Friday, January 29, 2010


This isn't really relating to literacy, but anyone who knows my unfortunate draw to animal prints (cruelty-free, of course) will be amused to know that tonight, in our goof-off time that extended bedtime to later than usual, Fran brought over The Ann Arbor Observer, turned it to the back cover and tapped at a picture.

"Hey, look," he said. "That chair's classy."

I glanced over and it was a leopard print chair.
"What did you say?" I asked.

He pointed under the picture and tapped the page again. "That chair. It's classy. We should get a baby Jaguar chair like that..."

That boy's mother had sure done a number on him.

Monday, January 25, 2010


We just got back from storytime at the main Ann Arbor library with the ever-lovely Laura Pershin Raynor. She told the story of The Mitten with a giant felt mitten and animal puppets.

When came home, Claudia went into her room. She dug through her book baskets and came out clutching in her little hands her copy of the board book, The Mitten. She looked at me, and started nodding. "Ree," she said.

I think Laura Raynor may have magic powers.

Friday, January 22, 2010

Decisions, Decisions, Decisions

I think Writing Workshops are fabulous in Kindergarten. (I started mine the first day of Kindergarten.) I think making books by putting ourselves on the page is an important thing for little ones to do. But in my work- and sometimes at my house- I am seeing kids needing more oral language storytelling experiences to both help them write and communicate their hopes and dreams. I do not think that holding off on the workshop is the way to go; I think we should teach (and celebrate) writing and storytelling along side each other.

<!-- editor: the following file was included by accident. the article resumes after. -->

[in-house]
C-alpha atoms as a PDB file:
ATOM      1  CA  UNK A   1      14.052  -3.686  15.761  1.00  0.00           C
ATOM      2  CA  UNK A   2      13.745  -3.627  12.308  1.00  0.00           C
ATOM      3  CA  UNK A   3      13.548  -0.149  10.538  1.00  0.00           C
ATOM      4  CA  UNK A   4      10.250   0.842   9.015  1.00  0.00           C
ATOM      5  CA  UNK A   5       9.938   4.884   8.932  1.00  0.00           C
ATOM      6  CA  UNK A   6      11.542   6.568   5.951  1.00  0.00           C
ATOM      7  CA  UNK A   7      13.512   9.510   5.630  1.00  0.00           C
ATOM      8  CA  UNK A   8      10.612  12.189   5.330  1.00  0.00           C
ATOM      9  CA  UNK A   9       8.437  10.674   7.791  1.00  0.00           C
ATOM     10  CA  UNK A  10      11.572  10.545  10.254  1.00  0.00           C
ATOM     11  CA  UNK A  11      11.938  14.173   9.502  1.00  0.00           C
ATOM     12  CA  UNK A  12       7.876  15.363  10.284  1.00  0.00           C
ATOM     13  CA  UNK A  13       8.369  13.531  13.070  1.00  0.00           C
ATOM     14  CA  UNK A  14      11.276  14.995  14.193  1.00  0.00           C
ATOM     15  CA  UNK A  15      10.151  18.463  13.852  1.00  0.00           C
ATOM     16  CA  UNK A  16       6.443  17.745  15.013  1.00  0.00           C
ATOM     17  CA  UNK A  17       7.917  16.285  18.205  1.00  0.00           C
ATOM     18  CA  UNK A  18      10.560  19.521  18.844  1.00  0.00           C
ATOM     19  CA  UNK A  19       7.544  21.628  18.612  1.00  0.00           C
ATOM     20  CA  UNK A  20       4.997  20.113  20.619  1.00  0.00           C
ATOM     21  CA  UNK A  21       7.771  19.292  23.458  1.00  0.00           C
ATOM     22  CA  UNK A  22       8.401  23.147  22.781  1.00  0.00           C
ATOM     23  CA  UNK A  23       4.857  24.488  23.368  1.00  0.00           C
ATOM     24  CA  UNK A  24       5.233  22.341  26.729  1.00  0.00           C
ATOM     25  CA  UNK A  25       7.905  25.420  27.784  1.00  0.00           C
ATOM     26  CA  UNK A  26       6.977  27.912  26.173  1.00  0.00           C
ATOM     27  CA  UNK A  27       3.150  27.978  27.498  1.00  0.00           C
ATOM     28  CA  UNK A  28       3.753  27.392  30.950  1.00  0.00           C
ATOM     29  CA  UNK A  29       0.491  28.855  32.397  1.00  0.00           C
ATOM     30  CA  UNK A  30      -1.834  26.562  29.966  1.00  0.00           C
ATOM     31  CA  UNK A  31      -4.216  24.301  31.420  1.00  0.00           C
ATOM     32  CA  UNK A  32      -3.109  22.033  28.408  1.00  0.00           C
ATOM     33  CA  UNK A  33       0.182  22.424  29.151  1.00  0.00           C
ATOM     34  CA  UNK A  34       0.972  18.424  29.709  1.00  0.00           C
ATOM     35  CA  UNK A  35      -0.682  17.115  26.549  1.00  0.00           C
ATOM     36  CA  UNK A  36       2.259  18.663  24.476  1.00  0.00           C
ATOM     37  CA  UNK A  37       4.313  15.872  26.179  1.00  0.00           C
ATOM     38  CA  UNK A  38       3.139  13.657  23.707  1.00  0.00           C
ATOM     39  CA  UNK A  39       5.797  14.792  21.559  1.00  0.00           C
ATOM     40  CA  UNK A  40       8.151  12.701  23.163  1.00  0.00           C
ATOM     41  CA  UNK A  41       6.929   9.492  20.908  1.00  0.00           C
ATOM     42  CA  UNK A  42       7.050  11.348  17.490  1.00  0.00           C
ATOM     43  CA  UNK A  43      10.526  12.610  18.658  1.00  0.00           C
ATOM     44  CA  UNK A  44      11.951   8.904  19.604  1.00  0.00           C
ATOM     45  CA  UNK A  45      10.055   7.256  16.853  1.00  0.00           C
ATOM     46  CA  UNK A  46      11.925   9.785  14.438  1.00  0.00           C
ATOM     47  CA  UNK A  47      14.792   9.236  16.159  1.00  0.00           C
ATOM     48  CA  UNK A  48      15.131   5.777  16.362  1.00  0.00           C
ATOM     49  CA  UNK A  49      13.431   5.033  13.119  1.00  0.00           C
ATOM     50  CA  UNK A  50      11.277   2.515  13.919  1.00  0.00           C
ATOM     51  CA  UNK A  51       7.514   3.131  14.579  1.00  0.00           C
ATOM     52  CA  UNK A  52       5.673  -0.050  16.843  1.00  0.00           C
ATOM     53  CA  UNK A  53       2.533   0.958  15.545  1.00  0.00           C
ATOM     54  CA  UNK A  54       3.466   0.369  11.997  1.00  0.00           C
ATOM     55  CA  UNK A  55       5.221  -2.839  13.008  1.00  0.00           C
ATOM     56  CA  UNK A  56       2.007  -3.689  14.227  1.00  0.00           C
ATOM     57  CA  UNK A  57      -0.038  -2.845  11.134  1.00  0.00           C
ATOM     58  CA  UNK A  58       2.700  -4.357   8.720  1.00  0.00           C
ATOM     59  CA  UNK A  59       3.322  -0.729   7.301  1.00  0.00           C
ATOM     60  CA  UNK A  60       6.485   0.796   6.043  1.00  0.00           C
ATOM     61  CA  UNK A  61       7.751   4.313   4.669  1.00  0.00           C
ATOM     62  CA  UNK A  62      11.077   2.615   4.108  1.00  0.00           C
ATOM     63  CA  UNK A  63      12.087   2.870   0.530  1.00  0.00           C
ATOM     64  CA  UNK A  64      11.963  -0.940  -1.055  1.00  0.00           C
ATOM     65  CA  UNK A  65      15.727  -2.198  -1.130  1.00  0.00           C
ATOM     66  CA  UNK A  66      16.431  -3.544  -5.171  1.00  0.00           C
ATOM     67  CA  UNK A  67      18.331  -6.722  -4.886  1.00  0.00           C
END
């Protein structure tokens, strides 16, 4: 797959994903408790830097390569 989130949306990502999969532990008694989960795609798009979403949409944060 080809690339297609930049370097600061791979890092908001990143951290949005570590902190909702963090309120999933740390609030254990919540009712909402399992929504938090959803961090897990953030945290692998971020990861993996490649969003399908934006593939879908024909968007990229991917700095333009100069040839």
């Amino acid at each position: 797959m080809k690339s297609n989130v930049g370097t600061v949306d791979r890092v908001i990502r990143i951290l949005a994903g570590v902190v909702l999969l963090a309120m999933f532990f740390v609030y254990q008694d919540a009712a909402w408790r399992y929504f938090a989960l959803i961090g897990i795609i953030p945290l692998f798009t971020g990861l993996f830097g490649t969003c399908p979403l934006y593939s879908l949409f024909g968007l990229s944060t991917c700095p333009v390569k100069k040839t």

Playing and storytelling will help them write. And think. And grow. And have a good time.

So today, I am making some decisions:
A decision to read more.
A decision to tell more stories.
A decision to listen to more stories.
A decision to facilitate extended periods of time for play, both independent and in a group (2 or more).
A decision to scaffold storytelling with my children.
A decision to cultivate a cadre of family stories.
A decision to be "checked in" when I am with my children.
A decision to participate in dinner conversation, even when dinner is at 4:30 or 5:00, and even if I am exhausted.
And also a decision to better nurture my own reading, writing, and storytelling.

And a constant reminder that the dramatic "scene" work we have with towns, roads, train tracks, and action figures is the very valuable work for a reader and writer (and should be left up for a period of extended play). Literacy is not just interacting with text: it's experiencing life and making meaning.

Tuesday, January 19, 2010

This Was Just On My Mind

For the past few days, I have been thinking about how my blog's audience is kind of like Sesame Street's: the kids (and families) that most likely have much of what they need already in place. I want all kids to grow confident in themselves and in their abilities as readers and writers. I am still convinced in the power of literacy: that reading and writing can lift you up and shape you so completely.

So it seemed funny to me that as I was careening to the library to pick up a giant stack of on-hold materials, I happened to catch a story on NPR about The Perry Preschool Long-Range Studies. Even more inspiring is that the preschool is one town over.